Marilyn: I’m not going to lie, I love my job. I love what I do for a living. I didn’t set out to be an Apple technician; it was all quite by accident. My first real job was in an advertising agency as a production artist back between 1995 and 2000. I would help people with their Mac issues in addition to doing my job. I was eventually told I wasn’t there to fix computers so I would sneak in before work and fix them. We worked with a Mac guy that would come in to fix the problems that were over my head. One day he asked me if I knew of anyone that was good with Macs as he was thinking of expanding and taking on an employee. I jumped at the chance. I trained with him for about 7 months before I made the jump and started with him in July of 2000.
Initially mac-fusion was just an Apple Authorized Reseller and Service Provider. We had a business-to-business focus and did AppleCare, warranty and out of warranty repairs out of a small office in Signal Hill. The first 6 years I worked here I juggled my days doing a mix of onsites and in-house hardware repairs. Eventually we expanded to hire more techs, enabling me to focus on just doing onsites. This year we opened a retail store in Seal Beach and now it’s a mix of onsites, repairs, working retail and finding the coolest Apple accessories to stock in our store. Oh, I guess I should mention that I’m also in charge of all the marketing, online advertising and social media. It’s safe to say that I’m a busy girl.
Marilyn: I didn’t start out a business owner. It’s actually not something I ever wanted to be. I’m a certified worker bee and don’t always love all the headaches that come with owning a business. I started dating Kevin (yes, my boss…not something I recommend for any single mother to do) in 2004. I like to say he married me to secure his number one tech. We are a fantastic team and I like to think we run a fun workplace.
Marilyn: There’s been so much talk on this lately. I’ve had more problems being a Mac tech than a woman tech. Sometimes you can tell they are surprised to see a woman show up but once you fix those problems they’ve been having for months, in a short amount of time they don’t care. I’ve only had two incidents that stand out. We had a husband and wife bring in their iMac and printer that they couldn’t get to print. They had spent hours and hours trying on their own and working with HP tech support. They bring it in and I reset the printing system and it prints. The guy looks at me and yells “I can’t believe it was fixed by a girl!”. It was all in good fun but his wife was mortified. So I put on his receipt “FIXED BY A GIRL”. I actually had someone on Twitter, who I was trying to help, get a bit too aggressive with me so I had to block him. It was pointed out to me by someone else that he made a disparaging tweet about me being a woman. Other than that I’ve been to many Apple training camps that were filled with hundreds of male techs and only a handful of women, with absolutely no issues. That’s not to say this behavior or attitude doesn’t exist; in my line of tech I haven’t felt it personally, though.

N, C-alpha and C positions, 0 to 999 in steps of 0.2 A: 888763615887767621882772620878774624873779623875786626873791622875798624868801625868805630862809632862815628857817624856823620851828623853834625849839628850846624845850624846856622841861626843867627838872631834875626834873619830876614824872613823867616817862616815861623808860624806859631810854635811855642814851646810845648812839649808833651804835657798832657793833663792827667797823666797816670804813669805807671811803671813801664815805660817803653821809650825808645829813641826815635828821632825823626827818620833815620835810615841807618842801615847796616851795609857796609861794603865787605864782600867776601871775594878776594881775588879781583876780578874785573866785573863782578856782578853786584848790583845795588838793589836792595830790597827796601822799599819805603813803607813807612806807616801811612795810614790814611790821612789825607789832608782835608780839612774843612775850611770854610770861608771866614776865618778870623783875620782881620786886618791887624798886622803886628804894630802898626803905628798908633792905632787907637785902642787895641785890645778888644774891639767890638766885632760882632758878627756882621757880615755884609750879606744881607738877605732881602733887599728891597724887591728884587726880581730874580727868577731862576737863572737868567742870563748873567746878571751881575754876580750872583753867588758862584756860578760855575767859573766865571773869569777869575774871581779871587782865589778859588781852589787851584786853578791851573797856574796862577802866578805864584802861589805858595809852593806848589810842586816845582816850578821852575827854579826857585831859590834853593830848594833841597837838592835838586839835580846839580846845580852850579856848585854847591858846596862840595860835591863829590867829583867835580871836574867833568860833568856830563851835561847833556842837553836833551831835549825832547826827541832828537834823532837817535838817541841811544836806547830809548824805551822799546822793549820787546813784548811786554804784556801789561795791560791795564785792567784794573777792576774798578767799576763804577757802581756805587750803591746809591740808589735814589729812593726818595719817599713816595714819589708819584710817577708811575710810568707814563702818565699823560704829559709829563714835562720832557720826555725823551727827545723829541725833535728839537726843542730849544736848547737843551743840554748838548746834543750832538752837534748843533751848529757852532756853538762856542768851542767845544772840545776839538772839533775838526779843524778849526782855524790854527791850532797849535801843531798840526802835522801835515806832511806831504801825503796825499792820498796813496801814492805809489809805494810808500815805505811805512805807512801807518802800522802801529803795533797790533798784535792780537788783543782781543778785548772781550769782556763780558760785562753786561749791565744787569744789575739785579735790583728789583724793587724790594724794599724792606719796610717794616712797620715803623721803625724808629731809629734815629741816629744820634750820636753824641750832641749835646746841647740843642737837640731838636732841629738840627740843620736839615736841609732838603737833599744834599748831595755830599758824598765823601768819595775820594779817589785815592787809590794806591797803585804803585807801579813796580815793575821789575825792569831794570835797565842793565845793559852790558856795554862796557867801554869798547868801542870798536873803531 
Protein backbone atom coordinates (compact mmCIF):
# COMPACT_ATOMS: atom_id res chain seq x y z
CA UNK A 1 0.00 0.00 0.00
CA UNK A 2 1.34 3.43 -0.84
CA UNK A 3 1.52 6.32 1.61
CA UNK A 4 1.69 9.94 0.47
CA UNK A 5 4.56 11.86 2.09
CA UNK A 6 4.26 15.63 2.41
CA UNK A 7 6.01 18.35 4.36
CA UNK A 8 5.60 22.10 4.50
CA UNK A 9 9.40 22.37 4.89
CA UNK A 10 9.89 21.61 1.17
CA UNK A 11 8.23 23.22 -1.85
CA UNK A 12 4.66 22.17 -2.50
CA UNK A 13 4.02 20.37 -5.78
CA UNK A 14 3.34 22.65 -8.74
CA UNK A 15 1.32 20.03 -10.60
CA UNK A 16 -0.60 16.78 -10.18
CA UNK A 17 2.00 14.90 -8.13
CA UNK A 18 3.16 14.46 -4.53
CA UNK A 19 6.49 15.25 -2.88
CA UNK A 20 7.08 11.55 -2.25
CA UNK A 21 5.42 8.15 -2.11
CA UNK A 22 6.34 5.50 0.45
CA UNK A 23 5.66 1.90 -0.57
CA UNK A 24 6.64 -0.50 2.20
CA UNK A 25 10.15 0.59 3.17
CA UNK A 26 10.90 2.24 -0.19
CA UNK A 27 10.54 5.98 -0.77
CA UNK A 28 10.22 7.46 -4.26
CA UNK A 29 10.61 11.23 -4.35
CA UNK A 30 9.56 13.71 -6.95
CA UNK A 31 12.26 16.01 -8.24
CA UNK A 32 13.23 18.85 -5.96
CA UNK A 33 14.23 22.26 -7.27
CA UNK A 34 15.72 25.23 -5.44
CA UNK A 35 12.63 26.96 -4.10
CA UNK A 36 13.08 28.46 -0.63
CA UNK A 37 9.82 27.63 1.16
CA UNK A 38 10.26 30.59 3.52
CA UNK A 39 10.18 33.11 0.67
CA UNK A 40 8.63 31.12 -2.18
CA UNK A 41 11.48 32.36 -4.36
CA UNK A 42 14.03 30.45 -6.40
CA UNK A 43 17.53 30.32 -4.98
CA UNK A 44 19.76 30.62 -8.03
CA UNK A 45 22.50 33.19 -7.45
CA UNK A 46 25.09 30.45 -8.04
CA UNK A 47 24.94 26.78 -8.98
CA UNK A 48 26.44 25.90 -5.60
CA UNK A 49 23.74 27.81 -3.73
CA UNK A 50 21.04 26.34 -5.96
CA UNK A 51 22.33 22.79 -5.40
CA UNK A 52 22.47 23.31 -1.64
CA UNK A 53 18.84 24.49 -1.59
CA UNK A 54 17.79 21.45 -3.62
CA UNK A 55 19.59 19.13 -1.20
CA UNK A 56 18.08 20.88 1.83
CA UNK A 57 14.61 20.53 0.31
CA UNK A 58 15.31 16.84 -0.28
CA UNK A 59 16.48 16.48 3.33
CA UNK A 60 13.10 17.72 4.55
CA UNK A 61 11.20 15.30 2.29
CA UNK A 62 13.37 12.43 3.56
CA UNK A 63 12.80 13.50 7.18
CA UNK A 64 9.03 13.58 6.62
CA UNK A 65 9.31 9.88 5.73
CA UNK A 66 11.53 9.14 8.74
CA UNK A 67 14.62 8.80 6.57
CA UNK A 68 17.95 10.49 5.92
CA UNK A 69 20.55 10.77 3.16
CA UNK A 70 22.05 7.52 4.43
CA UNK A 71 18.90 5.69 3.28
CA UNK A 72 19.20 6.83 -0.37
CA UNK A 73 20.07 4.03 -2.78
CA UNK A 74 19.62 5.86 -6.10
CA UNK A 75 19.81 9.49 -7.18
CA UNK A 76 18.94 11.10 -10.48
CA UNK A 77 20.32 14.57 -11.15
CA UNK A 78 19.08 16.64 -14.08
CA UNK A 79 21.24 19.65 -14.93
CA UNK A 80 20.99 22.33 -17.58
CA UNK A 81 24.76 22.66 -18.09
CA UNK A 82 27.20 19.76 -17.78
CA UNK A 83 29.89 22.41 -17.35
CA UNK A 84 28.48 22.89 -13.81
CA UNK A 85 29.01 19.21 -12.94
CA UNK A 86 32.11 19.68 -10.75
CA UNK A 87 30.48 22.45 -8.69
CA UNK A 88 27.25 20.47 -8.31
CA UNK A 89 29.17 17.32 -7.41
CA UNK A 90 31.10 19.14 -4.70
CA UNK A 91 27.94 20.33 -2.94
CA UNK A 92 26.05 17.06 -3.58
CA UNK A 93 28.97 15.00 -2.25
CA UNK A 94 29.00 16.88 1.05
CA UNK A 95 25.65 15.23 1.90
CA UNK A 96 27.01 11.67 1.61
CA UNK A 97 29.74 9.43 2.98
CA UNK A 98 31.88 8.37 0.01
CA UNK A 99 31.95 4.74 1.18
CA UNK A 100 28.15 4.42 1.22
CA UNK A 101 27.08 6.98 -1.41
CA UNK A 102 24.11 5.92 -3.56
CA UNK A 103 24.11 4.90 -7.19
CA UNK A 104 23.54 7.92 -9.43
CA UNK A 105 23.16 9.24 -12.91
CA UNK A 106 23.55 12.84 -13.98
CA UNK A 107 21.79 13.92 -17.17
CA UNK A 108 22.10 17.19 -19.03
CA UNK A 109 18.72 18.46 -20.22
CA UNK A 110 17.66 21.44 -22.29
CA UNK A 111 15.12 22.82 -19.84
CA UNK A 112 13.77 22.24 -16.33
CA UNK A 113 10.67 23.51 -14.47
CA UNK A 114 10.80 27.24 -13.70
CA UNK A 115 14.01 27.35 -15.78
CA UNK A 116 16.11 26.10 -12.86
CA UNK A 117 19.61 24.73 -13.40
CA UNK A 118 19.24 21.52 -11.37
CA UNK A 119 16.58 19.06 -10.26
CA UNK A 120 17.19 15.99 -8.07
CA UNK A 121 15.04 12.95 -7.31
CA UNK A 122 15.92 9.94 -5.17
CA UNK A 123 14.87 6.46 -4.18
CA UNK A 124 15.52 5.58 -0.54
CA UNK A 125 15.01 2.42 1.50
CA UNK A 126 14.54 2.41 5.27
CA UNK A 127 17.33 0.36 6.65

I would like to mention that I am active in trying to encourage young girls to take this career path. I have done numerous career day talks for middle schools to try and not only get the word out there that this is an option, but show you can be a woman and a tech. I come across so many smart techie woman on Twitter that don’t feel this is a job they could do. There’s some pre-conceived notion that you have to know everything. In our company there are different types of techs. Some know servers and networking, some know hardware; I happen to know software well. All of these things came with time and experience. You don’t start at mac-fusion and go out onsite on your first day. It’s a learning process. I wish more people understood that.
Marilyn: I actually thought I wanted to be in law enforcement. I was going on police ride-alongs and was very interested in forensics. The LA Riots scared me. I was living in Long Beach at the time, and seeing the very people that were there to protect you being attacked freaked me out. I’m not aggressive by nature so it wouldn’t have been a good fit.